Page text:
6. Platform Best Practices (OBJ 2.2)

Platform best practices. In this lesson we are going to talk about some platformspecific best practices and some of the vulnerabilities you may experience. Now, when you’re thinking about different platforms, we have lots of them, including client server applications, web applications, mobile applications, embedded applications, firmware and system on a chip or SoC. We’ve talked about all of these areas before in this course, but now we’re going to think about it from a software development perspective. Now, when you’re dealing with a client server application, this is an application where part of the application is client software that’s installed and run on a separate piece of hardware. And then you have a server application that’s installed on a server and they’re going to interact between the two over a network.

Now, why is this dangerous? Well, because attacks can be directed in one of three places. They can be directed at the local client code on the workstation, or at the server application on the server, or the network in between. And so you really have to think through this fully because you have three places that there could be attacks. For instance, if I install a piece of software and it’s the most secure piece of software in the world, but I install it on a laptop that already has malware or rootkit, well, guess what? That software is now going to be insecure because the underlying operating system has already been compromised. And so when you’re doing all this, you have to think about the client system and you need to make sure it’s secured with the right scanning and patching in any malware solutions.

And the same thing with the server and the same thing with the network. If you can’t secure all three places, regardless of whether or not your code is secure, you’re going to have an insecure environment. Now, when you’re dealing with server side code, you always want to make sure that whatever you’re accepting from somebody needs to go through input validation. This will prevent things like buffer overflow attacks or integer overflows. This is a really important thing. Input validation in CYSA is a great thing to use and when you see it on questions, it’s pretty much the right answer at least 75% of the time. So when you see input validation, think about it because anytime you’re trying to prevent something like an SQL injection, an XML injection, an overflow attack, anything that’s taking information from a client and going to a server, you always want to have input validation.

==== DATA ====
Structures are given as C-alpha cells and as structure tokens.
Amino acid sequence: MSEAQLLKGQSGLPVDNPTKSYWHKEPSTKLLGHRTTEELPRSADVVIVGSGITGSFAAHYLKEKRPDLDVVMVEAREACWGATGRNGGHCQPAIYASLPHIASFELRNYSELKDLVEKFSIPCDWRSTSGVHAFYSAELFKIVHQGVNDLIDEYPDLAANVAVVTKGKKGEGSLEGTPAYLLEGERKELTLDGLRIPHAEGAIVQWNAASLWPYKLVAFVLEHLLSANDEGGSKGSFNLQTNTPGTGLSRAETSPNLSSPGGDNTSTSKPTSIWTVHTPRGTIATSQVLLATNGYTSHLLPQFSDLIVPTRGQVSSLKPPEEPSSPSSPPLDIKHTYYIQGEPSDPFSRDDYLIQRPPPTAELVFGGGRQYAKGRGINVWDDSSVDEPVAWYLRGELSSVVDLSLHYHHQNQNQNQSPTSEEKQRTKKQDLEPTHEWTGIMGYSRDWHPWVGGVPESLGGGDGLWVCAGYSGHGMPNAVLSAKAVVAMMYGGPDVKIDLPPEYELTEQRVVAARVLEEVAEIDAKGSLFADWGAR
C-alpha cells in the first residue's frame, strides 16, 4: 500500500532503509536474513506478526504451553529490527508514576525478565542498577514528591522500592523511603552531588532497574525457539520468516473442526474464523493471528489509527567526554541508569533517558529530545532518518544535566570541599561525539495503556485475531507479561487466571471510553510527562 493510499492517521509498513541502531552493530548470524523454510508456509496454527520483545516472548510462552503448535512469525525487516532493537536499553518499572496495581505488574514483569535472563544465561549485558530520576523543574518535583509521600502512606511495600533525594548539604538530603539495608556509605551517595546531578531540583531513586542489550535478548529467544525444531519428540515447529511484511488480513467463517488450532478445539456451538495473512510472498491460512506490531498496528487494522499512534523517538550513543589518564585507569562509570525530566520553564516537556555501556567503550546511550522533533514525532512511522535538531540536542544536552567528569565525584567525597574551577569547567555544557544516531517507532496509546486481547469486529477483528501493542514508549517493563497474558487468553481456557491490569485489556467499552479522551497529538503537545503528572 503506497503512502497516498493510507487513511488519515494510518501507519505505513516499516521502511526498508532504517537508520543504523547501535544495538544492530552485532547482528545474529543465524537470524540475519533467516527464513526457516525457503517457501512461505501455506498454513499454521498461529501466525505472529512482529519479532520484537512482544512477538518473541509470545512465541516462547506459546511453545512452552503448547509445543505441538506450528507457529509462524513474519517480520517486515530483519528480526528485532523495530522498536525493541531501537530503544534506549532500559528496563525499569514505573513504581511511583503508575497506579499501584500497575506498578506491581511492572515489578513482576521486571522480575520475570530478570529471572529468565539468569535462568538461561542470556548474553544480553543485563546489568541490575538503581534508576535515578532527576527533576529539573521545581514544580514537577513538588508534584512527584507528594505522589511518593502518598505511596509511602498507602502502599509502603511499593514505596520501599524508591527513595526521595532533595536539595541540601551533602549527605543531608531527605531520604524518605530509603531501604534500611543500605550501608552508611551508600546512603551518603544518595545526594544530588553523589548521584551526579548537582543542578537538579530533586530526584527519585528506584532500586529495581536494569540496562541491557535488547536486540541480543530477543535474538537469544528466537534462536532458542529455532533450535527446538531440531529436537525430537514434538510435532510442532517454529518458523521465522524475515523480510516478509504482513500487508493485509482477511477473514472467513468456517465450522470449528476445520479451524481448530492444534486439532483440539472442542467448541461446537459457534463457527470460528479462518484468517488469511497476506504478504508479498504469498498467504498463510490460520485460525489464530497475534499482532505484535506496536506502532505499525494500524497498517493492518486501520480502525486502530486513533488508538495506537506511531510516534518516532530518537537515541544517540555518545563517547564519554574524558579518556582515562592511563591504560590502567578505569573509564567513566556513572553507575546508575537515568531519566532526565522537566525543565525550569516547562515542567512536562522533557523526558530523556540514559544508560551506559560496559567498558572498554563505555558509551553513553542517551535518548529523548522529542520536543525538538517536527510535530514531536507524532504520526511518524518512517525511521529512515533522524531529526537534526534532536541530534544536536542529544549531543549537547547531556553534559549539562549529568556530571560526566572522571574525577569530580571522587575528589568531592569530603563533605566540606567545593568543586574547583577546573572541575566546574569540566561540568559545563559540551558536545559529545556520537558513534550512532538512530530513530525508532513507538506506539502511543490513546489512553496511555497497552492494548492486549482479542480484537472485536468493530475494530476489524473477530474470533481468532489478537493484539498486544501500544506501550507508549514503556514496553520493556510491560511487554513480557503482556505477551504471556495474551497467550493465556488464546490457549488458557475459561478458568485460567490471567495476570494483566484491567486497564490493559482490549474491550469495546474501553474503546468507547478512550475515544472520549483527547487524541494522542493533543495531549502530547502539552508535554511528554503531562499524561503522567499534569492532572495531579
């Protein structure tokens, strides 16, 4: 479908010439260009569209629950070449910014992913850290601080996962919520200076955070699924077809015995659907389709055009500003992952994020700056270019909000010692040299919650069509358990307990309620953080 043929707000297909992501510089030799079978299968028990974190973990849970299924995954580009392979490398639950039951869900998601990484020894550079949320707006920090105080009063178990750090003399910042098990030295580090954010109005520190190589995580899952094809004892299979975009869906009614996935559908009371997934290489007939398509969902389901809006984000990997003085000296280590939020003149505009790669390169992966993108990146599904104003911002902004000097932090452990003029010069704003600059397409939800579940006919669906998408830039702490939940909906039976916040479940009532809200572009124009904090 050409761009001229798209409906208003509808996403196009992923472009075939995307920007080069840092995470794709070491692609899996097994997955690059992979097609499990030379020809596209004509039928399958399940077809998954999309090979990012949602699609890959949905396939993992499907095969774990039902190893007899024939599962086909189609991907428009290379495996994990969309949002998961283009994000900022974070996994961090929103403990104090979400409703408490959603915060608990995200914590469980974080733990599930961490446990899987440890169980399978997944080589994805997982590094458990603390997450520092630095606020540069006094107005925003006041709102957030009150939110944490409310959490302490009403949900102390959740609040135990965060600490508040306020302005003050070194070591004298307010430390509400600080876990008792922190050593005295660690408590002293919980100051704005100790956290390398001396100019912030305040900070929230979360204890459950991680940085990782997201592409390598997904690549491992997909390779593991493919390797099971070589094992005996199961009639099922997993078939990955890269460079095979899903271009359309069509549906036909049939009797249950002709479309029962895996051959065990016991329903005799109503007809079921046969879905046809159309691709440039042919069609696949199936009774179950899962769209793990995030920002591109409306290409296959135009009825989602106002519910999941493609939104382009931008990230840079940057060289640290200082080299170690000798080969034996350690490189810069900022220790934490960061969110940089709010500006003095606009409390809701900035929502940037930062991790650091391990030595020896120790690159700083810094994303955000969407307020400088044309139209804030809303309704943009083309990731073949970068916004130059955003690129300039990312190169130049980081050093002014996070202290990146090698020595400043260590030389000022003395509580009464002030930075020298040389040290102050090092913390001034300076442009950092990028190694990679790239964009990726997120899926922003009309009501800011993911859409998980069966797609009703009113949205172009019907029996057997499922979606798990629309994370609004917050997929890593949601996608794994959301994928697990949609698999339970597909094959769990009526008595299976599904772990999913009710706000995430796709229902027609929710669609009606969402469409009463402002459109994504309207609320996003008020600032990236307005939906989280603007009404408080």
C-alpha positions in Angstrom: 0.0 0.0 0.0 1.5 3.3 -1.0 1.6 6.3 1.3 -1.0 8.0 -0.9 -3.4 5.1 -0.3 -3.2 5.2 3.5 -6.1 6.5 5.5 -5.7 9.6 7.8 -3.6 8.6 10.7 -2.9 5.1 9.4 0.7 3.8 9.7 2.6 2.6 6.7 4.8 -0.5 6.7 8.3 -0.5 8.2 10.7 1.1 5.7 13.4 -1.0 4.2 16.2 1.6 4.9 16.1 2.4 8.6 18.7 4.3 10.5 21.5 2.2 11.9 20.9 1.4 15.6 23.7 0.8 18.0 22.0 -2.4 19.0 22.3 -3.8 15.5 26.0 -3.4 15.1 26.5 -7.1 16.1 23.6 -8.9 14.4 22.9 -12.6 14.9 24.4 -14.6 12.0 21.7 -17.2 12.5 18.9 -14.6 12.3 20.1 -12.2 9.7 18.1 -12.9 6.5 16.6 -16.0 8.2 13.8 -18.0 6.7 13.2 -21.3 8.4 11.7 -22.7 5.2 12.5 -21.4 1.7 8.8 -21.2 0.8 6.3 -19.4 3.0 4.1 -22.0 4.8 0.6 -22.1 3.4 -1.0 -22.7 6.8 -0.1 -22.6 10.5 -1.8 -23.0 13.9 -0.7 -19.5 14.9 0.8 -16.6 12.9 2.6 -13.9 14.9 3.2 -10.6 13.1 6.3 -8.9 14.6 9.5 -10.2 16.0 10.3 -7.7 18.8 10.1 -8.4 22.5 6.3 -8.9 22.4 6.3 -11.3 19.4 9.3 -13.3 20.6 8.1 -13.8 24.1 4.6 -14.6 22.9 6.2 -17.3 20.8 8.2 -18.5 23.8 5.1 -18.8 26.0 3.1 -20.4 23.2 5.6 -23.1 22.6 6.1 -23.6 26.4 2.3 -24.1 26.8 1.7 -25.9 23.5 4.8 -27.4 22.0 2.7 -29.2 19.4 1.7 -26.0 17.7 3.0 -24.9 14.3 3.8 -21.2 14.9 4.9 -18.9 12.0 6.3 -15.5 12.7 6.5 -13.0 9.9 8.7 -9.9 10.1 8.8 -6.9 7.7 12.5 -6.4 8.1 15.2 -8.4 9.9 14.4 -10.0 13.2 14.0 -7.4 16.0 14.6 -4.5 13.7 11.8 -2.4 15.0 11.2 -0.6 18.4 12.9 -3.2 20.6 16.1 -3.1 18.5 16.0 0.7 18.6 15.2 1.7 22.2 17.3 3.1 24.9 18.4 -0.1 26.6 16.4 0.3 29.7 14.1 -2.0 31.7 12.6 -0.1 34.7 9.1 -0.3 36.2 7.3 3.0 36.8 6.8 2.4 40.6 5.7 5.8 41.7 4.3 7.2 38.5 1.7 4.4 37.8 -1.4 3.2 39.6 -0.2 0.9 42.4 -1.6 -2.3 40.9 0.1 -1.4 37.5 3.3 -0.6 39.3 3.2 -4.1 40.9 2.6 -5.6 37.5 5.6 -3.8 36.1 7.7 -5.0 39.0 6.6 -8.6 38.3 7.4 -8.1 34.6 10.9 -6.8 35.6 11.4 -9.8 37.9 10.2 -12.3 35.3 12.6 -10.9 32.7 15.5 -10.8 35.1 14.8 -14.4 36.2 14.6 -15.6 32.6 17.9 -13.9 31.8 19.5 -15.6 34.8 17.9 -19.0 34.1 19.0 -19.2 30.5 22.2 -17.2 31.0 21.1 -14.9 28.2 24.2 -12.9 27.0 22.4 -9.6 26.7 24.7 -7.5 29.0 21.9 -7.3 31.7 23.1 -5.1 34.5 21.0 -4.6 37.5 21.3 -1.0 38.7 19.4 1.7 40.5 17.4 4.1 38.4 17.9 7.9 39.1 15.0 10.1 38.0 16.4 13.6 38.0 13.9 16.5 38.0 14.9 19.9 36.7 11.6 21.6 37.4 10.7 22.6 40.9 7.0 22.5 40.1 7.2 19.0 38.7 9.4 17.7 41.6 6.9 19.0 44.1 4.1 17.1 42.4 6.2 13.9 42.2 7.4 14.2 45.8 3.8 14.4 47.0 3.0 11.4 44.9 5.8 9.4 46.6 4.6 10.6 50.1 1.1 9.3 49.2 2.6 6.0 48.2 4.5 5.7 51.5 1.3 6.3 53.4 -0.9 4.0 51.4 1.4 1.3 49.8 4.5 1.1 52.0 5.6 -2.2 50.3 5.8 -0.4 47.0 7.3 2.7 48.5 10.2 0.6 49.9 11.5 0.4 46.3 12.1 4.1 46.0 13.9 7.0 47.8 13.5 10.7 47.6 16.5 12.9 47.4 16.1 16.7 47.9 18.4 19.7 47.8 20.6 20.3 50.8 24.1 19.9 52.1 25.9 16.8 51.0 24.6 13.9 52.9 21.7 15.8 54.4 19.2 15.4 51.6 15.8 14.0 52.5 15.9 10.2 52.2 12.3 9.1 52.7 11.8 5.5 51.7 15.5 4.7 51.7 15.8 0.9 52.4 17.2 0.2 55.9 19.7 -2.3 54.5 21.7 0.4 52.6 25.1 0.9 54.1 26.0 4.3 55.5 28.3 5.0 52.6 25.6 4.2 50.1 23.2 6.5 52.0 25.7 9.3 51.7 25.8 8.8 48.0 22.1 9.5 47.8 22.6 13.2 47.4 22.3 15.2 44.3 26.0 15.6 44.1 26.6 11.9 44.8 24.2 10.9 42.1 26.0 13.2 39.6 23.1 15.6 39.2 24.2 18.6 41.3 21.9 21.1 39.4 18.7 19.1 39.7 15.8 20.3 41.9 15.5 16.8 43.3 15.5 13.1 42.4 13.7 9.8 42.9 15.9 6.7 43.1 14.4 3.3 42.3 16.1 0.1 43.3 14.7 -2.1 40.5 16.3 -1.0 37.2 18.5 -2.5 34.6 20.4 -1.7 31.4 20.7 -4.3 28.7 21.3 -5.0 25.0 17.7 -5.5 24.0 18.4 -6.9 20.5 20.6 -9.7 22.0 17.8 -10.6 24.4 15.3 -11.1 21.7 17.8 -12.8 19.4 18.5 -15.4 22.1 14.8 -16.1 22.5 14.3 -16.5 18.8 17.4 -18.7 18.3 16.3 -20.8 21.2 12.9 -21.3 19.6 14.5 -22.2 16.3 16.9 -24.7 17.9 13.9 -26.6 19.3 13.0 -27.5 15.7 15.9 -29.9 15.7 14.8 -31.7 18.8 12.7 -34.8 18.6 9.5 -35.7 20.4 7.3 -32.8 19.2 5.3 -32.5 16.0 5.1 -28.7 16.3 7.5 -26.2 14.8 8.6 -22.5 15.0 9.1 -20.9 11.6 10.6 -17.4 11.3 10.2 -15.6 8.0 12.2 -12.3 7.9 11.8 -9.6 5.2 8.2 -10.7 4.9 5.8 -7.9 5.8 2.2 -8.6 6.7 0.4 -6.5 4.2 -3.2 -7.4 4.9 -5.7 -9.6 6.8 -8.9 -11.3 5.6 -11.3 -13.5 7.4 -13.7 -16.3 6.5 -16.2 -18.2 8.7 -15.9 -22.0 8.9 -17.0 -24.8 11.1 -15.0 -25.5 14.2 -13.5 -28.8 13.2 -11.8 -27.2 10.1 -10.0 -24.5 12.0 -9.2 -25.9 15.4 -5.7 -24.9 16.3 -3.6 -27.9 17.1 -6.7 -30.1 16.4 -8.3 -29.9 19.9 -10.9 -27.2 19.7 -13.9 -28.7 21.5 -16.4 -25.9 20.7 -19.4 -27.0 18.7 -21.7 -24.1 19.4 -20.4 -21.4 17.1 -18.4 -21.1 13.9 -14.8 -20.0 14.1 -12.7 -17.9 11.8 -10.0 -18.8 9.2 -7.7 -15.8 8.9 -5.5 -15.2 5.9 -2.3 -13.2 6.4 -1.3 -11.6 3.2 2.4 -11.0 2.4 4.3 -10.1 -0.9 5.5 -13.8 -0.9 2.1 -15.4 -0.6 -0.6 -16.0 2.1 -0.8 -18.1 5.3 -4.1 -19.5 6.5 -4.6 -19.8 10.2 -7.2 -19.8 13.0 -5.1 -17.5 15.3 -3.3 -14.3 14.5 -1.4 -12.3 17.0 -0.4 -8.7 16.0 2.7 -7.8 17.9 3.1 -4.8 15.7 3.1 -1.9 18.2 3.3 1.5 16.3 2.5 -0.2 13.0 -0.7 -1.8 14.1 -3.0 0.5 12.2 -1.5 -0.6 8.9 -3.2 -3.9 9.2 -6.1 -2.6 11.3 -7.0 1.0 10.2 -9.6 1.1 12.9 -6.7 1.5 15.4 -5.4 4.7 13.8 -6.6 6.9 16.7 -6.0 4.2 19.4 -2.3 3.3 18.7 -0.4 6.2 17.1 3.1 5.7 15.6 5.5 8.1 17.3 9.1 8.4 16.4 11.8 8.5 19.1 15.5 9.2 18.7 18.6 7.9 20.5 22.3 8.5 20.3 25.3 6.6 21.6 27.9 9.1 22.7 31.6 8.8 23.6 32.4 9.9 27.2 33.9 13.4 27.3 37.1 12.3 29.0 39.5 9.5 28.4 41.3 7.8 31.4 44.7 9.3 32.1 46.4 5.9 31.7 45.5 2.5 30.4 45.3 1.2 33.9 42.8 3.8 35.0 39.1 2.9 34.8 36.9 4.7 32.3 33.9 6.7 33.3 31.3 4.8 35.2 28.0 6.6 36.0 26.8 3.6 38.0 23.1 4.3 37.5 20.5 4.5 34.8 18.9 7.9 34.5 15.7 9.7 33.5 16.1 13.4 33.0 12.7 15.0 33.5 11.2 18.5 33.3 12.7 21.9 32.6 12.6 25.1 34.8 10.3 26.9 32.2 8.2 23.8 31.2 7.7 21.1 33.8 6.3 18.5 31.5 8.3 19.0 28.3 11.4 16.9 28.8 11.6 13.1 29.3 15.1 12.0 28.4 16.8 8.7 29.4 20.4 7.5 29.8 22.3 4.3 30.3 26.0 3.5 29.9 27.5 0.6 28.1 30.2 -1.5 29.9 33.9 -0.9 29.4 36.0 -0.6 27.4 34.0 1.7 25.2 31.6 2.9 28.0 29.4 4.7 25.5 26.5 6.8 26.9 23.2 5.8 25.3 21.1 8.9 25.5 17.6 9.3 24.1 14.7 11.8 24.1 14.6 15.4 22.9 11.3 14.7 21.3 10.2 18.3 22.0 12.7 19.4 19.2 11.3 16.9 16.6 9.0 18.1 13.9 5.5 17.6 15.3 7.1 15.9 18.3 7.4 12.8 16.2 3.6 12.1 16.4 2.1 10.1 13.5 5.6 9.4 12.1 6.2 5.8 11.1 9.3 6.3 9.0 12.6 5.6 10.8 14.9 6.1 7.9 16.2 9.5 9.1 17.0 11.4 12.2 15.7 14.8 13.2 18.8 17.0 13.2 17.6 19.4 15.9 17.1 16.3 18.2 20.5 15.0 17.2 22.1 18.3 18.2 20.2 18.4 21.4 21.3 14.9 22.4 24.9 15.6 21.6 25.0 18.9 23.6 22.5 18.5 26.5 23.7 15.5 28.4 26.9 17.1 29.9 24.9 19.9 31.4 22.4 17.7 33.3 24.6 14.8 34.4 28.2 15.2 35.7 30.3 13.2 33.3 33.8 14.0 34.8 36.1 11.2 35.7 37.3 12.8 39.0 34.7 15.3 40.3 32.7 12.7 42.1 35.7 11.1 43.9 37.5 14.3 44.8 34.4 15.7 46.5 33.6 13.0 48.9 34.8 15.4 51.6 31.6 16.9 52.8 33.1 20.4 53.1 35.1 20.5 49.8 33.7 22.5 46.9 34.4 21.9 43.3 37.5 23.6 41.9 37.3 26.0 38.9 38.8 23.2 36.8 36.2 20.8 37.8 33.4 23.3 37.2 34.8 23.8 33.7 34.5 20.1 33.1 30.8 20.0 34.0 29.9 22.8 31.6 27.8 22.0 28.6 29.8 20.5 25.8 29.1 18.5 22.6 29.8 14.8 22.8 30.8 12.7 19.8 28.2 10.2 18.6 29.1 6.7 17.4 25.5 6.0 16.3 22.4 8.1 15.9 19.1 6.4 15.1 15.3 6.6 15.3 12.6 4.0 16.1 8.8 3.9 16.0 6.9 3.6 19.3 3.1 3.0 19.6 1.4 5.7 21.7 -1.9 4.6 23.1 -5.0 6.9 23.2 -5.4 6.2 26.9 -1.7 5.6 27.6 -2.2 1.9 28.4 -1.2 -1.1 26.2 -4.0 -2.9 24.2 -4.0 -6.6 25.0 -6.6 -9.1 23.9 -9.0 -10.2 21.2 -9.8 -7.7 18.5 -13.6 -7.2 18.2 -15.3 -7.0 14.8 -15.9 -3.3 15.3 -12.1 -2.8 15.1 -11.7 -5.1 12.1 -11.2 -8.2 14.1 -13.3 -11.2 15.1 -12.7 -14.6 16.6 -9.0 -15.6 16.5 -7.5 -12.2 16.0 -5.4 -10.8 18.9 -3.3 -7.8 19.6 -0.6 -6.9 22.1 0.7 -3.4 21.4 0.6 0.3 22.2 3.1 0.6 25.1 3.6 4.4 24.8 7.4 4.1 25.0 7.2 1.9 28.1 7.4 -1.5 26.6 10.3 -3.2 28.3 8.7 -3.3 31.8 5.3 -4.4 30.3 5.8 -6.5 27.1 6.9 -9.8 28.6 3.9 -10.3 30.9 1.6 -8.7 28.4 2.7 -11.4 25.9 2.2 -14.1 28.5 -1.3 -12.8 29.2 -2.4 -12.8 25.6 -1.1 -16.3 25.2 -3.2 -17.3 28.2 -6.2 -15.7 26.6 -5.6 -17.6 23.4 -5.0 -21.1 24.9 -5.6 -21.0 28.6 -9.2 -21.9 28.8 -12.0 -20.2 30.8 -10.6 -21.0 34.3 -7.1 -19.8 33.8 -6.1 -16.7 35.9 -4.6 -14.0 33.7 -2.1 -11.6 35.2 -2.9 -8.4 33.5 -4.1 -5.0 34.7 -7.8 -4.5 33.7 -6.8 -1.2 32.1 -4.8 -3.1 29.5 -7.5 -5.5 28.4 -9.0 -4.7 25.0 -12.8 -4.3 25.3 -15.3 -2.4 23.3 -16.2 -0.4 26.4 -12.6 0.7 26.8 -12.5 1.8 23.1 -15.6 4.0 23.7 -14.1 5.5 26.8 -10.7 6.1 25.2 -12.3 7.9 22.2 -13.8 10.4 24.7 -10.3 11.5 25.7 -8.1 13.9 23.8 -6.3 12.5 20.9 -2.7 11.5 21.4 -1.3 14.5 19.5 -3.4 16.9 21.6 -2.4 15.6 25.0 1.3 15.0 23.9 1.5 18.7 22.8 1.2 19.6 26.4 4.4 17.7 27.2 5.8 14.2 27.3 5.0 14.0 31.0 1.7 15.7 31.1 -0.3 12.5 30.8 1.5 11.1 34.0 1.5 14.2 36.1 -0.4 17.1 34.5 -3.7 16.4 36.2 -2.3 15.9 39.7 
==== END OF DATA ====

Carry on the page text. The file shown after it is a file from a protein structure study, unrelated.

The next area we want to talk about is web applications. Now Web applications are any applications which use a generic web browser as the client and it uses standard network protocols like Http or Https to communicate with the server. This is really a client server application, except that that application doesn’t get installed on the client because the client is just a web browser that’s accessing it. Now, web applications can use a multi tiered architecture where the server part is split between application logic and then data storage and retrieval. This way you have application logic that makes decisions and data storage and retrieval like a database. This is a very typical setup when you’re dealing with a multi tier. My website is actually built this way. It is a web application, and we use a multi tier architecture.

We have our front end, which is what you actually see the course on and take your quizzes on. But then we have the back end, which is the data storage and retrieval that’s all stored in the database. So we know that you took this quiz and you got this score, and we can look back in that over time. Now, when you’re dealing with modern web applications, a lot of them don’t even use servers anymore. They use what’s called microservices or serverless designs. I have a couple of web applications that I use that actually are serverless. They’re not ones that our clients use or our students use. It’s something we use for back end systems and bookkeeping. But those same principles apply because we’re dealing with these modern web applications that are serverless in their design. The next area we want to talk about is mobile applications.

And this is any application that’s deployed and run on a smartphone, a tablet, or other mobile operating system. So if you’ve got a smartwatch, it considers itself a mobile application. Now, when we talk about mobile applications, these are often more susceptible to unsecure use of authentication, authorization and confidentiality controls. These mobile devices are definitely vulnerable to attacks launched from the use of open wireless access points as well. A lot of times people take their device and they connect to the local coffee shop. They don’t think about the fact that that network is not secure. So even if your mobile application is secure, if it’s going over an unsecured network, there’s a possibility for infiltration. So you want to keep this in mind. The next thing we want to talk about is embedded applications.

Now, embedded applications are any applications which are designed to run on dedicated hardware platforms. When we talked about things like ICS and SCADA, we talked about all these manufacturing systems. We talked about Smart TVs. These are all examples of embedded applications.